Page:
A well known German Jewish actress, Ilka Grunig also left Germany after 1933.  She plays part of a husband/wife combo who have one amusing scene in which they are practicing their English.  Ludwig Stossel, who plays her husband, fled Germany in 1933 to return to his native Austria, where, as a Jew, he was imprisoned several times after the Nazi takeover before escaping Vienna.  Here they are as Herr & Frau Leuchtag.

The man with expired papers shot by Vichy police at the beginning of the film is Wolfgang Zilzer, another Jewish actor who fled Germany. movie dude)

Given the times and the people involved it is not surprising that the "battle of the anthems" scene was an emotional highpoint for many in the cast.

Monday, May 23, 2016

The Colfax County War County,

Methodist Reverend Parson Franklin J Tolby was well-liked in the Cimarron area of northeast New Mexico so a lot of folks were shocked when his body was found in Cimarron Canyon on September 14, 1875.  He'd been shot in the back.  Suspicion fell on Cimarron's new Constable, Cruz Vega.  On the evening of October 30, a masked mob led by Clay Allison (today remembered as one of the most deadly gunfighters of the 19th century West), seized Vega and lynched him.  Two days later, Allison gunned down Vega's friend, Francisco "Pancho" Griego, during a confrontation in a local saloon.  More violence was to follow.  A lot more.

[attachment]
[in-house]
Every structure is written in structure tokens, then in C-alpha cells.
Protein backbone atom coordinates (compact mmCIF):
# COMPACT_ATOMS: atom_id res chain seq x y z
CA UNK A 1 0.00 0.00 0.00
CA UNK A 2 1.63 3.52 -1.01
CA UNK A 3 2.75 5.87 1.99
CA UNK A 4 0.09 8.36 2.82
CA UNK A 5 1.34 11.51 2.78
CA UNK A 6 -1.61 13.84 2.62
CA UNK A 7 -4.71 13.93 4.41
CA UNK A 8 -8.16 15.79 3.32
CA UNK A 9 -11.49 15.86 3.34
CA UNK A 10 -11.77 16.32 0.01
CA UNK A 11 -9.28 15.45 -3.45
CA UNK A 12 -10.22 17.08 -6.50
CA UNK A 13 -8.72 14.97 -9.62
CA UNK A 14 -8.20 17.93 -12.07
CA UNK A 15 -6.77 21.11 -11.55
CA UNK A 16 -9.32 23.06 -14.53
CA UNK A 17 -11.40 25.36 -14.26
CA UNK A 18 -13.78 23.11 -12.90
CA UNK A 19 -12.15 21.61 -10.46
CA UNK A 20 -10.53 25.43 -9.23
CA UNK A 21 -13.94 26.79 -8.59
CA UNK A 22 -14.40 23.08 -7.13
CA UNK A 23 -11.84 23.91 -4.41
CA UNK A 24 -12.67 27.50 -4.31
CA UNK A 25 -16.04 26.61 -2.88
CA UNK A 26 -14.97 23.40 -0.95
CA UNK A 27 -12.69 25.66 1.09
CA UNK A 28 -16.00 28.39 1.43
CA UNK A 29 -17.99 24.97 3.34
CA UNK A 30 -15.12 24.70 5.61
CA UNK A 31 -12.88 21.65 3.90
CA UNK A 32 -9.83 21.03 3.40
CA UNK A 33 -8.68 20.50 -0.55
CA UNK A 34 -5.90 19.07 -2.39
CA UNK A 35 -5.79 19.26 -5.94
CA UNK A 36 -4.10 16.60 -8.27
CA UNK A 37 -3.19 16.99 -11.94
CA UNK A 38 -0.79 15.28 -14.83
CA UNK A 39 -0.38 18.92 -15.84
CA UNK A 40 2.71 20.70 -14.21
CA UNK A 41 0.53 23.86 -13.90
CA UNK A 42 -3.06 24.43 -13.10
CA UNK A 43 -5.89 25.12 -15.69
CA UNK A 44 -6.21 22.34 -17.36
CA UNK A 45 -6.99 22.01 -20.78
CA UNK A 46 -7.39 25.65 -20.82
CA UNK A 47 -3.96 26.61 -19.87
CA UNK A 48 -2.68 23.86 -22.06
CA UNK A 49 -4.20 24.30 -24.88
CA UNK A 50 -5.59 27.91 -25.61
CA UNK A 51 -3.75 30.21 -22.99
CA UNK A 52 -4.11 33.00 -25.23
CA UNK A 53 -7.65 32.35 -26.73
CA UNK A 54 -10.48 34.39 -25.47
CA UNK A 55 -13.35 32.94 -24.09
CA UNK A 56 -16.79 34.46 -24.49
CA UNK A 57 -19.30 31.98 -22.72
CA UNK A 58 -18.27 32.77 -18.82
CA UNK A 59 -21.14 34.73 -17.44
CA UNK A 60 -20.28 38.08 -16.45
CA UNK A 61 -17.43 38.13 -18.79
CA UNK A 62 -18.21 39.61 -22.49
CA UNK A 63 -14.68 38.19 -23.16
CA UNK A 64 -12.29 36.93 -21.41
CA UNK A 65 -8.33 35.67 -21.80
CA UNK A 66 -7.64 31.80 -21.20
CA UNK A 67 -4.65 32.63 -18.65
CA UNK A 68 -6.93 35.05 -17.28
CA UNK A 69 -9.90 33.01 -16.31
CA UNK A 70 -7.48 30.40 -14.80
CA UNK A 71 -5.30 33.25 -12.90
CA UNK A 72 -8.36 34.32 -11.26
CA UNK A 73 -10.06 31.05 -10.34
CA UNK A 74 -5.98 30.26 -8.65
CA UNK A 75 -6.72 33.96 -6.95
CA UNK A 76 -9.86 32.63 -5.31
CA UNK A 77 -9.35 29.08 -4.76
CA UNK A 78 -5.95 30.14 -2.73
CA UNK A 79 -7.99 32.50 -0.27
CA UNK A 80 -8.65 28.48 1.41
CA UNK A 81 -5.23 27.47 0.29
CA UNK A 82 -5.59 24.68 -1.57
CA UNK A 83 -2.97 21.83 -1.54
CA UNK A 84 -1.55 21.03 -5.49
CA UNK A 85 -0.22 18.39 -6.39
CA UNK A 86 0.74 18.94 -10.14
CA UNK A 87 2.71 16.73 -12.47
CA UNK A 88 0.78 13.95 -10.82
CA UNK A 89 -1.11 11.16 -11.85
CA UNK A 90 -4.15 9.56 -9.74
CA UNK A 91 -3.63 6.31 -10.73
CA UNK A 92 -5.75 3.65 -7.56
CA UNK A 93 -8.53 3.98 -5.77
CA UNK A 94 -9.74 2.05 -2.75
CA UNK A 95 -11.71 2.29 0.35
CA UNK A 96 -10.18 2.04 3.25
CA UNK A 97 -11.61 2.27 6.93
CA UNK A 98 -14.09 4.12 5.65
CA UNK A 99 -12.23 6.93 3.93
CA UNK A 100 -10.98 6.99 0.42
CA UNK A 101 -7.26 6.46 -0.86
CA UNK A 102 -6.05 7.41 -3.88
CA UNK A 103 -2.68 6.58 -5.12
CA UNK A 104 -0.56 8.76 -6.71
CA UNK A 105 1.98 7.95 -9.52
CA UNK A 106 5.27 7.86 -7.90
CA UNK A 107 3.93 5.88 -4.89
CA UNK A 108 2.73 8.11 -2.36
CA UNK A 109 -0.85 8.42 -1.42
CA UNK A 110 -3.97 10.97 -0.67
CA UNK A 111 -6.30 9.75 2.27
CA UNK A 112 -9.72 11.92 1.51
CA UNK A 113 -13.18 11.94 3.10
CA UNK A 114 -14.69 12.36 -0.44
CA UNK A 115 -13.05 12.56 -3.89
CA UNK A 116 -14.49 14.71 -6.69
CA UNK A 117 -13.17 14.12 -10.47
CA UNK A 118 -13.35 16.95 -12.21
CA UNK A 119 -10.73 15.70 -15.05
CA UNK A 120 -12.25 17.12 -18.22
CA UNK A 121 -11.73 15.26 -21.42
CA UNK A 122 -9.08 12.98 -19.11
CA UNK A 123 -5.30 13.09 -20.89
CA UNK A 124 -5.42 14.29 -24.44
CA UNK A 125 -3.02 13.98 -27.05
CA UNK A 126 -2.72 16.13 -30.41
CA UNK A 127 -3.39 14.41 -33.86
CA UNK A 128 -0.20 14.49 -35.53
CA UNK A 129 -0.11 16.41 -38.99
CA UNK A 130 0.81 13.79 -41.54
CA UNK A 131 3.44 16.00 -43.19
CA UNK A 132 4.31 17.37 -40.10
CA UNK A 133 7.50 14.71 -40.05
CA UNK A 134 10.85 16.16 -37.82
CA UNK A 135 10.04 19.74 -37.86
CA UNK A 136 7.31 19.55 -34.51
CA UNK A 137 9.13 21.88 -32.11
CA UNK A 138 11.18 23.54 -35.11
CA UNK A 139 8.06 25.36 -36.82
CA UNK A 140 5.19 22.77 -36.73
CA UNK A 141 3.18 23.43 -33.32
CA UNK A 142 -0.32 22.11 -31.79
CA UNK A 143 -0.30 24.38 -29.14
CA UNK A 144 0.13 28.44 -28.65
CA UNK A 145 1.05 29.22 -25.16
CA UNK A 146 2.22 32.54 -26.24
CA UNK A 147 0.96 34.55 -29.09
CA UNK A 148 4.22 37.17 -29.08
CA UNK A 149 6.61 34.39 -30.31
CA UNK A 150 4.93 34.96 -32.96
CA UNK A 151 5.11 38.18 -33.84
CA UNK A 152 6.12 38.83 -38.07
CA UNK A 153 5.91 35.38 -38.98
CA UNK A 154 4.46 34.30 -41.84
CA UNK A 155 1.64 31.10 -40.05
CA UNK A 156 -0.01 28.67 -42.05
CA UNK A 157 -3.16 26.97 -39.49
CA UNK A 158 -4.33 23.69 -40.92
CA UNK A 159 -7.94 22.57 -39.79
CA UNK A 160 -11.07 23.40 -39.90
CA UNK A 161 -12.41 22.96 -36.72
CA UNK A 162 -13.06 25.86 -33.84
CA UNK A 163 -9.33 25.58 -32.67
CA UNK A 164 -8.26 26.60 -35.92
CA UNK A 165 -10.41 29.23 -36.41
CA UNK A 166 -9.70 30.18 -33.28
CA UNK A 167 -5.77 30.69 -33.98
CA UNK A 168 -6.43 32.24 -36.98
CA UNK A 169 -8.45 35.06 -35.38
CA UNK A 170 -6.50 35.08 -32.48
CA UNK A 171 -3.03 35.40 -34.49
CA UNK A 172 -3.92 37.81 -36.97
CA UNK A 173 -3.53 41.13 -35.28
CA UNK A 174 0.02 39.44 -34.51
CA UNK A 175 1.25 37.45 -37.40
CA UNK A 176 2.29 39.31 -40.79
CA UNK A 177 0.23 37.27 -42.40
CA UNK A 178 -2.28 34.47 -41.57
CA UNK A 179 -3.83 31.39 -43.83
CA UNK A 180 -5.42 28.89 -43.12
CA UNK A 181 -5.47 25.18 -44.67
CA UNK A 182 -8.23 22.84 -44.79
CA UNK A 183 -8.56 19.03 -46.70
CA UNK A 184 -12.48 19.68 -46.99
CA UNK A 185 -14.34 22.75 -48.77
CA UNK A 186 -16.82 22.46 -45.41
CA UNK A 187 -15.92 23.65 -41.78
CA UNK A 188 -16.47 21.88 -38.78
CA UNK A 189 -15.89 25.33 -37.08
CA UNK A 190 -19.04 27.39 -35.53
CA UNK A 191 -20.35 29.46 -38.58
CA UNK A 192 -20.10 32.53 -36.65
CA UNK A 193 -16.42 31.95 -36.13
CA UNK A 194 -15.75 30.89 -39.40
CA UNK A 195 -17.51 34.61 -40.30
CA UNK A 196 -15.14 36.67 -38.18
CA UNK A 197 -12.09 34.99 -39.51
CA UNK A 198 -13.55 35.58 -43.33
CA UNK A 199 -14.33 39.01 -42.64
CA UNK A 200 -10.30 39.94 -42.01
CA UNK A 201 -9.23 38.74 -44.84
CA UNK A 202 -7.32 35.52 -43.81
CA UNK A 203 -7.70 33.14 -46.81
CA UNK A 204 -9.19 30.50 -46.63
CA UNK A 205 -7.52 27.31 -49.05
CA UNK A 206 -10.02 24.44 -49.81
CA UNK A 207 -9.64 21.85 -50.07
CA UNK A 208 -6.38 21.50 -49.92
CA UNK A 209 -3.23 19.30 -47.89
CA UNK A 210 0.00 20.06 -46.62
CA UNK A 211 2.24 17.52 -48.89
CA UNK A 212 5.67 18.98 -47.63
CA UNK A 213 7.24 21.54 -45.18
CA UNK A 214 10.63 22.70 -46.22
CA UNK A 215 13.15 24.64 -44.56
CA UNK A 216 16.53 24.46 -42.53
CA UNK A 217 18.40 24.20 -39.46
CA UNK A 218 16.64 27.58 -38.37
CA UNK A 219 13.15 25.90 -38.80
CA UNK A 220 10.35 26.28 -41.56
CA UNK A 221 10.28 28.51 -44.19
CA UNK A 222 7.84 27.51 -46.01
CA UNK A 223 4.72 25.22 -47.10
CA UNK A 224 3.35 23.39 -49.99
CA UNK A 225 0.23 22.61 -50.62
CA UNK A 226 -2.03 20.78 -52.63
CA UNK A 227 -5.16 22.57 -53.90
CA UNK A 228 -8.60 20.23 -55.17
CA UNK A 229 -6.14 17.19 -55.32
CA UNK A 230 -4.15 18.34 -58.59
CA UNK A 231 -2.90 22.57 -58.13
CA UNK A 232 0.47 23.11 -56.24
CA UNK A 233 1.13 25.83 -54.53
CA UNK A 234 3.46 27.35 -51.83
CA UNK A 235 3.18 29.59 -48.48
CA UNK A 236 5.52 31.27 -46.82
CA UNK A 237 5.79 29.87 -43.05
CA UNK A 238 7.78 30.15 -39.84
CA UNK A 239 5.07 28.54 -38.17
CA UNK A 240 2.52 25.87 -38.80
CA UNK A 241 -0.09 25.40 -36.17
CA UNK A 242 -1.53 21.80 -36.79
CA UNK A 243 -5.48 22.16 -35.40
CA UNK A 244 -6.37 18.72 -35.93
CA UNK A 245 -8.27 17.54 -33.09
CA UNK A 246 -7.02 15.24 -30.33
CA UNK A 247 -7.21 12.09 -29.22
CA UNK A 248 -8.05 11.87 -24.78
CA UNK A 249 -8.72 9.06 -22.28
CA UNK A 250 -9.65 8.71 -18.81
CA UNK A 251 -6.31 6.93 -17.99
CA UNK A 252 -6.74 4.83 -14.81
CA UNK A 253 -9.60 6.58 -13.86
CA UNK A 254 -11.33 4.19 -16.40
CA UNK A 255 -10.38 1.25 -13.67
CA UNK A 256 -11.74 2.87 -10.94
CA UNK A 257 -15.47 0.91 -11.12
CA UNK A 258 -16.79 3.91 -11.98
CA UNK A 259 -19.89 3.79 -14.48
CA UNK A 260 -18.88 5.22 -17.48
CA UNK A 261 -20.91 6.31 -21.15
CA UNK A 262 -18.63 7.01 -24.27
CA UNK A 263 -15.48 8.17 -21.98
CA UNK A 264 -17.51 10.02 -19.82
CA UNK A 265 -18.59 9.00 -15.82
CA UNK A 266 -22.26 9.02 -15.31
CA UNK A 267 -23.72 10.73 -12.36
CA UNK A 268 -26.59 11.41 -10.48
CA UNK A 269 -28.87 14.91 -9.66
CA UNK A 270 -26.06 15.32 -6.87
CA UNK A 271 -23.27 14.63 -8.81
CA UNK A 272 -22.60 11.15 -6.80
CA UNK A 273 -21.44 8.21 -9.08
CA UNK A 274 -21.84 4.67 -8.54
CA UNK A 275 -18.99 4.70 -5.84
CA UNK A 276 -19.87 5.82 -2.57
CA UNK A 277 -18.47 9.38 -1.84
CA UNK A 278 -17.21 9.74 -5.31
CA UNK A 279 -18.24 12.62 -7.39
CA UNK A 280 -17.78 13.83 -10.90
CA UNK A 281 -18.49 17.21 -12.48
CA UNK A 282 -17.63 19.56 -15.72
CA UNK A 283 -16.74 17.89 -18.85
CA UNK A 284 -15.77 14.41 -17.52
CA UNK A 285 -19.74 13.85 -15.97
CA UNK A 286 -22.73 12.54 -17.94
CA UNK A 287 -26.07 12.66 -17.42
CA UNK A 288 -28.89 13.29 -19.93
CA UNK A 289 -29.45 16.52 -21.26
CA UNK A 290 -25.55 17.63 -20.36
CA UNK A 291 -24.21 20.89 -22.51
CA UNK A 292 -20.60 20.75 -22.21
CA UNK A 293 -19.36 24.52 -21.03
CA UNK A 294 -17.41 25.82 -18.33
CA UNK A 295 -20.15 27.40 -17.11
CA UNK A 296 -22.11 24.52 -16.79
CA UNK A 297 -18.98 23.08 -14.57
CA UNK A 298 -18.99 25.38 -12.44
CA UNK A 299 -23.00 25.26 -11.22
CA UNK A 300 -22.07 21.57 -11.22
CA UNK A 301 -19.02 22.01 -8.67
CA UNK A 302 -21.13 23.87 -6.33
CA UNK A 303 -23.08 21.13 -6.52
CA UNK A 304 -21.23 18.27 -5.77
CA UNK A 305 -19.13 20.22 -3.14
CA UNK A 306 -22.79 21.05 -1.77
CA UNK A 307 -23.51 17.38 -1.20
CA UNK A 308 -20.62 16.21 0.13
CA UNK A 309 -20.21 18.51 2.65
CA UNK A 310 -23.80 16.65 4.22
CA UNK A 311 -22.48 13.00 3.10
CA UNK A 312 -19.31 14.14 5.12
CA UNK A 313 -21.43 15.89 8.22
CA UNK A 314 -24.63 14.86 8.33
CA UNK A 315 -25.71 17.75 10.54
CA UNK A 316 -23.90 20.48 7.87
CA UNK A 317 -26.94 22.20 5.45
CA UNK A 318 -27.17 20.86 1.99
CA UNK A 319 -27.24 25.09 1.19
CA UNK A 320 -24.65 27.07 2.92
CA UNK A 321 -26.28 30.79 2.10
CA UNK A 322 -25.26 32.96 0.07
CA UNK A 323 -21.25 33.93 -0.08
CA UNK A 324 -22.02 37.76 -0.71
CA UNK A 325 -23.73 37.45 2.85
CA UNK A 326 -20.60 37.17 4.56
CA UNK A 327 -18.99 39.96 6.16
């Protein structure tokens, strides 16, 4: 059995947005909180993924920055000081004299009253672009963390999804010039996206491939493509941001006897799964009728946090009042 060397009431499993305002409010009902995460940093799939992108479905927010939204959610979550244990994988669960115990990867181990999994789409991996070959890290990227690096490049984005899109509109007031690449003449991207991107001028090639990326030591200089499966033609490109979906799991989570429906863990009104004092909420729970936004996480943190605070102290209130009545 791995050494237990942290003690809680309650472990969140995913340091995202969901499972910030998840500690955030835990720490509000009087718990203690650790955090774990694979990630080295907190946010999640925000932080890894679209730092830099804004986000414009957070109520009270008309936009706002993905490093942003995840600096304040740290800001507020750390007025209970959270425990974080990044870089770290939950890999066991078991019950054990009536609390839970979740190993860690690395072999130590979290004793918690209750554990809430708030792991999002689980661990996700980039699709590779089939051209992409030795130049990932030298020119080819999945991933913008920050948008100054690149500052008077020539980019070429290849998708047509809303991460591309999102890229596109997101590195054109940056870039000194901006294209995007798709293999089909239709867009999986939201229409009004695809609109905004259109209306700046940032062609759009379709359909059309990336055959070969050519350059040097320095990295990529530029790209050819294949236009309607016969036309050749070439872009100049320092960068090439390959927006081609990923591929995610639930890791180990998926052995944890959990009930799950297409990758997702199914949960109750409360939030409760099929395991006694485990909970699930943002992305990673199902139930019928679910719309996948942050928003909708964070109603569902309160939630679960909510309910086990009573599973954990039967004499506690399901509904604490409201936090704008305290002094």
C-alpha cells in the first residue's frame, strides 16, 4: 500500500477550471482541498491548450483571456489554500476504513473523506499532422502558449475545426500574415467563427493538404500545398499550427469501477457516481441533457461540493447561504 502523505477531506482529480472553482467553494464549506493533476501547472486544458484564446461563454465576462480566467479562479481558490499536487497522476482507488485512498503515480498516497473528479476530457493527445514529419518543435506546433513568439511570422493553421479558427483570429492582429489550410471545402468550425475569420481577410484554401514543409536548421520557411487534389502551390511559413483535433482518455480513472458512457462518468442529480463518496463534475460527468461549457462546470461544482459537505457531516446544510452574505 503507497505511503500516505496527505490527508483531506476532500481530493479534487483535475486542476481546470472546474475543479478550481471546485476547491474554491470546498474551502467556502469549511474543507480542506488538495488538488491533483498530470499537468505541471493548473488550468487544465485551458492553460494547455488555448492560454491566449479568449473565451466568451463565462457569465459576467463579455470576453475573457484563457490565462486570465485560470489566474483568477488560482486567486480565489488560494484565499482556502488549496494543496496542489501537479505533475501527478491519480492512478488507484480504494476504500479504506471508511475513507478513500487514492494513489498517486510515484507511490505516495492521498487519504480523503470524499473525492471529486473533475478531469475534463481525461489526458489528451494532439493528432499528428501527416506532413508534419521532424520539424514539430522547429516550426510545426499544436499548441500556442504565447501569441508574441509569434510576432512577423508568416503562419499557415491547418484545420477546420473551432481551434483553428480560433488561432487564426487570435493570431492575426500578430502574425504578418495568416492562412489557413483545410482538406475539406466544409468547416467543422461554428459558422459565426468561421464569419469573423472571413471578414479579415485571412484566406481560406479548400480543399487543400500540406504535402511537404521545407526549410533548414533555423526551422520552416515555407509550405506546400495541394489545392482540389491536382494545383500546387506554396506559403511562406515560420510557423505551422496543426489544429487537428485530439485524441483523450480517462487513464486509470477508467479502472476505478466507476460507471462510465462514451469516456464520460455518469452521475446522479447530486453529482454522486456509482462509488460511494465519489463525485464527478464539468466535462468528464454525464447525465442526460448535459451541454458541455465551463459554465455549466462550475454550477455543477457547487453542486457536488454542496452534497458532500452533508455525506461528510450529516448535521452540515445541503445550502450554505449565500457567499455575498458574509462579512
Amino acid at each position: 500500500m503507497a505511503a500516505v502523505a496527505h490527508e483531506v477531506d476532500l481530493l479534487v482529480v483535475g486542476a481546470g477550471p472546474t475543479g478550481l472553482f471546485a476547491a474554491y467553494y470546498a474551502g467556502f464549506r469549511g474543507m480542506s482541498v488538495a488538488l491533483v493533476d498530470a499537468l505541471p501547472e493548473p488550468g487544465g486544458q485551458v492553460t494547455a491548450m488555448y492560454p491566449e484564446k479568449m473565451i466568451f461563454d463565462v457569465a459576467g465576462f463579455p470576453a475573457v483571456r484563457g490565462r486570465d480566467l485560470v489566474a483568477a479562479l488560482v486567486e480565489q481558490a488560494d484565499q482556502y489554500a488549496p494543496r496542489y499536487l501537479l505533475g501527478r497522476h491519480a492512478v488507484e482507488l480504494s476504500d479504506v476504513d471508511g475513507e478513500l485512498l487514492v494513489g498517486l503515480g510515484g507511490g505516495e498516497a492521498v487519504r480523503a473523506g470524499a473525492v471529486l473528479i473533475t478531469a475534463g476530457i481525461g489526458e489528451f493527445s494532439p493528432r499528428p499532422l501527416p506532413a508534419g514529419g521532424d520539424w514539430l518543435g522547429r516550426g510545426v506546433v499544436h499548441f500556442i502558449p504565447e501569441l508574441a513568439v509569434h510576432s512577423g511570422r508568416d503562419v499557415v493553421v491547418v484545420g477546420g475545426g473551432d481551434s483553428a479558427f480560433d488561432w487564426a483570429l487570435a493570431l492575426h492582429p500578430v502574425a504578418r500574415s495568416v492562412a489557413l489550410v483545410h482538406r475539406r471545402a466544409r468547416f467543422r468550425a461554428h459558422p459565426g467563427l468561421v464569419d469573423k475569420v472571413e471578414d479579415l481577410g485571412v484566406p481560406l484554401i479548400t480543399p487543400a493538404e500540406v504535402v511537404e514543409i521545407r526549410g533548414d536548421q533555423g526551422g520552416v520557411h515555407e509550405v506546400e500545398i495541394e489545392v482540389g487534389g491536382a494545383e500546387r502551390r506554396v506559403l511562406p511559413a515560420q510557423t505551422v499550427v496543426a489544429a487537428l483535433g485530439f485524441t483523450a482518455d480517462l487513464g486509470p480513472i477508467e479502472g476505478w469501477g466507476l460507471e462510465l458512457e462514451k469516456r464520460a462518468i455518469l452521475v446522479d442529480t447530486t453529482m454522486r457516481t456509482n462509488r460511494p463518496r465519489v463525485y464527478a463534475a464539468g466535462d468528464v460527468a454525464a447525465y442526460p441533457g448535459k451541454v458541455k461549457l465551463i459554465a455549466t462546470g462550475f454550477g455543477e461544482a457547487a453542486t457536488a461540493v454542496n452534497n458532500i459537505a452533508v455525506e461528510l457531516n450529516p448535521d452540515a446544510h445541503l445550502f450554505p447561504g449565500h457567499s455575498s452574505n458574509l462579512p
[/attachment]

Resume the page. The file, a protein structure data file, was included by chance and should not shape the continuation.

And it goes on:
On our road trips, THC and Mrs THC enjoy learning about the history of the areas we drive through.  Often, as we pass a town or site of interest, whomever isn't driving will look it up on Wikipedia.  While traveling I-25 in New Mexico and Colorado (and, by the way, the stretch of Interstate from Santa Fe to Denver with the Rockies on your left and the Great Plains on the right is gloriously scenic) a small reference in the Wikipedia entry on the town of Cimarron, New Mexico (present day population, 1021)  led us to discover the tale of the Colfax County War, a violent, 15-year confrontation between landowners and squatters that took up to 200 lives and culminated in a decision by the United States Supreme Court.
Map of New Mexico highlighting Colfax County
Map of Colfax County, NM margolisandmoss)